Amnesia Destroys Imagination as Well as Memory, Study Finds

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"They would know there should be a sea, that there would be sand, but in the way they described it, they'd say, I just can't visualize the whole scene as you'd like," she added.

Without an environment or location to house a scene, amnesiacs may be unable to recreate or imagine normal experiences.

"If you think about memories, they are always somewhere, because things happen somewhere," Maguire explained. "So spatial context is very important for our experiences."

Placing a Memory

Scientists believe that the brain recalls past events by meticulously reconstructing the individual cues of an experience—the people, objects, and other aspects that composed the scene.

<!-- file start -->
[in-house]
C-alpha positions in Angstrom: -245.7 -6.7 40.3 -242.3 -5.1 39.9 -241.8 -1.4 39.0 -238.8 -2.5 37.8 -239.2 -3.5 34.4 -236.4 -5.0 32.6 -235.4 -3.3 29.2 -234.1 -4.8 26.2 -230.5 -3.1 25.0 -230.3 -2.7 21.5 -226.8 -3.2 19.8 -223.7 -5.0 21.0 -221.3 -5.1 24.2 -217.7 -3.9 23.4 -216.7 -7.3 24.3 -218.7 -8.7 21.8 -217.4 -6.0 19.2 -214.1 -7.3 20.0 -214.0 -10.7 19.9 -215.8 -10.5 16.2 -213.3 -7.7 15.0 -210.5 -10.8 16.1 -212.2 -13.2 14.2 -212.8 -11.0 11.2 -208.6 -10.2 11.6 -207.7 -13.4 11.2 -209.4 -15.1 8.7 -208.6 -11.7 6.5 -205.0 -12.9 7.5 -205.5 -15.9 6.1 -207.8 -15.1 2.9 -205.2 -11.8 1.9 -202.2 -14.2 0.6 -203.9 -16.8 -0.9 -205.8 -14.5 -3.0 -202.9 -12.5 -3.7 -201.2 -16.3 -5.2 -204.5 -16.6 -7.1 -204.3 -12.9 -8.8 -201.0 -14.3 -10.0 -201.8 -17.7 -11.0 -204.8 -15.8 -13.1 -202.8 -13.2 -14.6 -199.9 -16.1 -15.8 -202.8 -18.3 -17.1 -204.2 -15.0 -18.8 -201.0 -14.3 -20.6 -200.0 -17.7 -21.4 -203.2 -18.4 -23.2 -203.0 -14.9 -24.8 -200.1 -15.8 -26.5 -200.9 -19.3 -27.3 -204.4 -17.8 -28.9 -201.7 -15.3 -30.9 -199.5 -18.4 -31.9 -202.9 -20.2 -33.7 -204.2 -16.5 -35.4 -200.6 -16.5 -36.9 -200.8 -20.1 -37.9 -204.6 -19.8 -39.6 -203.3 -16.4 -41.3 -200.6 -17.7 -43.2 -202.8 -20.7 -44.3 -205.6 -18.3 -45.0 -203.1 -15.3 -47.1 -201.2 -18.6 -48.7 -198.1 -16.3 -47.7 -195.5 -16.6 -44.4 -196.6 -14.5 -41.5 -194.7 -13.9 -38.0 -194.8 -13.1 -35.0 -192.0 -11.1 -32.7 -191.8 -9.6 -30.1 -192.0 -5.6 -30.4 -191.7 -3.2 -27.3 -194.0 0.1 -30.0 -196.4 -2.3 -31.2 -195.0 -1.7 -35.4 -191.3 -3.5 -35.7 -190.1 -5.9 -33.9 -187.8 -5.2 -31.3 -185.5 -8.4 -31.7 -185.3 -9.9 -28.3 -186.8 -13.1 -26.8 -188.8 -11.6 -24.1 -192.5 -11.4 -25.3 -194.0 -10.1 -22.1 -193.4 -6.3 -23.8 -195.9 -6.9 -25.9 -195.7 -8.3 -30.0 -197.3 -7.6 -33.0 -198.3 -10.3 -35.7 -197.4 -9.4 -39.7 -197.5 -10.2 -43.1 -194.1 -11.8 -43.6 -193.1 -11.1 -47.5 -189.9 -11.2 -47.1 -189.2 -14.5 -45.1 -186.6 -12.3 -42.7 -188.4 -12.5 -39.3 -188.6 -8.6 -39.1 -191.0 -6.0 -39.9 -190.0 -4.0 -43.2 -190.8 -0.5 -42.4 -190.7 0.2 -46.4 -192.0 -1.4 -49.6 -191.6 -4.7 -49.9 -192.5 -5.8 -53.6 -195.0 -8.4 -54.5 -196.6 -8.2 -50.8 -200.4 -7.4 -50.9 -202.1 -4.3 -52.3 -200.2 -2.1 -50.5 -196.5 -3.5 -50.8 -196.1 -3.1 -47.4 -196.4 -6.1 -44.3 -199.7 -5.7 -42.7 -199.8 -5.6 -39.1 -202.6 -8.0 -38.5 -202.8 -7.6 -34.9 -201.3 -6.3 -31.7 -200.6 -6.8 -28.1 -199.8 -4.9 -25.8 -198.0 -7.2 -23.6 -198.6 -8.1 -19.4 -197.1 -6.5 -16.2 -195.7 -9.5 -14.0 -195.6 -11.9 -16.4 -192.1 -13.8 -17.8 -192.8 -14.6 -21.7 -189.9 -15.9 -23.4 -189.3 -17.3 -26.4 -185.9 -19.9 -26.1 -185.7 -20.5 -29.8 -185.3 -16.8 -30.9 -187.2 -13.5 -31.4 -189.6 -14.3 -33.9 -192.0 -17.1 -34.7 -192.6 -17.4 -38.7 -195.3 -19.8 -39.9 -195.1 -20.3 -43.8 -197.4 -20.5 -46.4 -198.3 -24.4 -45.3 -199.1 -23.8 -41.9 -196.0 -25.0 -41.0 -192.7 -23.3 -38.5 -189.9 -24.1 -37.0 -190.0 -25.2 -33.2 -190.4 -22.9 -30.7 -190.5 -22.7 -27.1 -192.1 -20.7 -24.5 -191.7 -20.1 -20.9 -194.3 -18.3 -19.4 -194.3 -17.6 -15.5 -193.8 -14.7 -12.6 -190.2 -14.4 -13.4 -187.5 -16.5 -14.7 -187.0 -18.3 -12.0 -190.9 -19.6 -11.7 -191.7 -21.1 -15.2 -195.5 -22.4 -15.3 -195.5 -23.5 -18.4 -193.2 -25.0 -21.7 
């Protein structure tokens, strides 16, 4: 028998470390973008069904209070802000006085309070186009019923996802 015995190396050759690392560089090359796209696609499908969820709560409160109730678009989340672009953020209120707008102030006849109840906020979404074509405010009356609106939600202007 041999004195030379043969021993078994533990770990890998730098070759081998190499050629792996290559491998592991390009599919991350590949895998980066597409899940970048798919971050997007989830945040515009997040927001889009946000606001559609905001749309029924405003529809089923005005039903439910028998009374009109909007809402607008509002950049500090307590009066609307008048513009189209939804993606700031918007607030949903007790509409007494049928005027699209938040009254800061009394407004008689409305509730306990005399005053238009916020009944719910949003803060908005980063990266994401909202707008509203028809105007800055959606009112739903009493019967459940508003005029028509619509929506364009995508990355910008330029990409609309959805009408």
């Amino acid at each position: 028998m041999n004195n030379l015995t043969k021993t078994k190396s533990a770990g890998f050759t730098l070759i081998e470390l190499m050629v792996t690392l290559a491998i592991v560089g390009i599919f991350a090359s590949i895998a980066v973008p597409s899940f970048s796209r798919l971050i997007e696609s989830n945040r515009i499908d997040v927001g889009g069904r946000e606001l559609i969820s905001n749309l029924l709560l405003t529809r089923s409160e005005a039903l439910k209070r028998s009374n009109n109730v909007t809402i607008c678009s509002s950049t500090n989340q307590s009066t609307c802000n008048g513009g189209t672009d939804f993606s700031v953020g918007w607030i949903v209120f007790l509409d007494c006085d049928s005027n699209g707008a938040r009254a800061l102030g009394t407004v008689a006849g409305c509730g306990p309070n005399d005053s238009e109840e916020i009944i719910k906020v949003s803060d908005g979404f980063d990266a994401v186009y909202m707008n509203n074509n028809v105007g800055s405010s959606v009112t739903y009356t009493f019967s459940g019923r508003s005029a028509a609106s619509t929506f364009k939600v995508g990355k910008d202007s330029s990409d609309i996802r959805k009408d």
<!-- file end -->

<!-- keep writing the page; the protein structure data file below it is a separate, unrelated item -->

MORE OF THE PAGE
This process is thought to occur in a region of the brain known as the hippocampus, which was damaged in the amnesiac patients studied. (Related: "First Ever Brain 'Atlas' Completed" [September 26, 2006].)

The new study implies that similar processes in the hippocampus are also used to imagine future events, suggesting that memory and imagination are two sides of the same coin.

The hippocampus may provide the spatial context that binds and blends the people, objects, and other aspects of a memory—or an imagined event.

"Maybe the hippocampus," Maguire said, "is the basic scaffold around which memories are hung."

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